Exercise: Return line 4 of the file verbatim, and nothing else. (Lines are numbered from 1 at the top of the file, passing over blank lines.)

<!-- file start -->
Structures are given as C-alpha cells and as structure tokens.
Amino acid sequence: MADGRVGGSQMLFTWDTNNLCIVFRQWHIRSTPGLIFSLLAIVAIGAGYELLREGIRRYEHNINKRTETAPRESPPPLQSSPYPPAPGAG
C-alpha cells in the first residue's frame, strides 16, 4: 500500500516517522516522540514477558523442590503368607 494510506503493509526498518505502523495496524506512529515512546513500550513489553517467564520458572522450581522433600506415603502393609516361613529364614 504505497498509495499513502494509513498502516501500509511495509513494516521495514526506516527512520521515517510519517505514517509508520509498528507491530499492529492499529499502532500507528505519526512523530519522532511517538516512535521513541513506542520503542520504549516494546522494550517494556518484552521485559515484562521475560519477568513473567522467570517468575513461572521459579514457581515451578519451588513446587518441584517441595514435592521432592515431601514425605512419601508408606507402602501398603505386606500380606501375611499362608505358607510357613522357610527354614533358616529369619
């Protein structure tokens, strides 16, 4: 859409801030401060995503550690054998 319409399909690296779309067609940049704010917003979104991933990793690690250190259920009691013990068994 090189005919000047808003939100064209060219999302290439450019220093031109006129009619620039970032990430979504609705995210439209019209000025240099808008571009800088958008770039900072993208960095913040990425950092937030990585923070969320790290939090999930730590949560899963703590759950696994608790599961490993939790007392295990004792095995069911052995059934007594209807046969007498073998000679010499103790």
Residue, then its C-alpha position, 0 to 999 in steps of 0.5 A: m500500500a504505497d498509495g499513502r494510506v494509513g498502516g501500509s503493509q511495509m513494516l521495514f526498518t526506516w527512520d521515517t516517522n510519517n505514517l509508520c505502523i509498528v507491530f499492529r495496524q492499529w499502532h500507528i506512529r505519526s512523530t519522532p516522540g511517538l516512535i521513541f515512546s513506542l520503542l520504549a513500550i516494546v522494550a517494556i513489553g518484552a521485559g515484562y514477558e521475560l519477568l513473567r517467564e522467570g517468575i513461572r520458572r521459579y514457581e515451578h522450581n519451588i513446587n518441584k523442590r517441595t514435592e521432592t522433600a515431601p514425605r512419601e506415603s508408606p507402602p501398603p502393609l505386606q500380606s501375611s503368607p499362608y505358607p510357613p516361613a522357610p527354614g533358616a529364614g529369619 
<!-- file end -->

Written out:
């Protein structure tokens, strides 16, 4: 859409801030401060995503550690054998 319409399909690296779309067609940049704010917003979104991933990793690690250190259920009691013990068994 090189005919000047808003939100064209060219999302290439450019220093031109006129009619620039970032990430979504609705995210439209019209000025240099808008571009800088958008770039900072993208960095913040990425950092937030990585923070969320790290939090999930730590949560899963703590759950696994608790599961490993939790007392295990004792095995069911052995059934007594209807046969007498073998000679010499103790």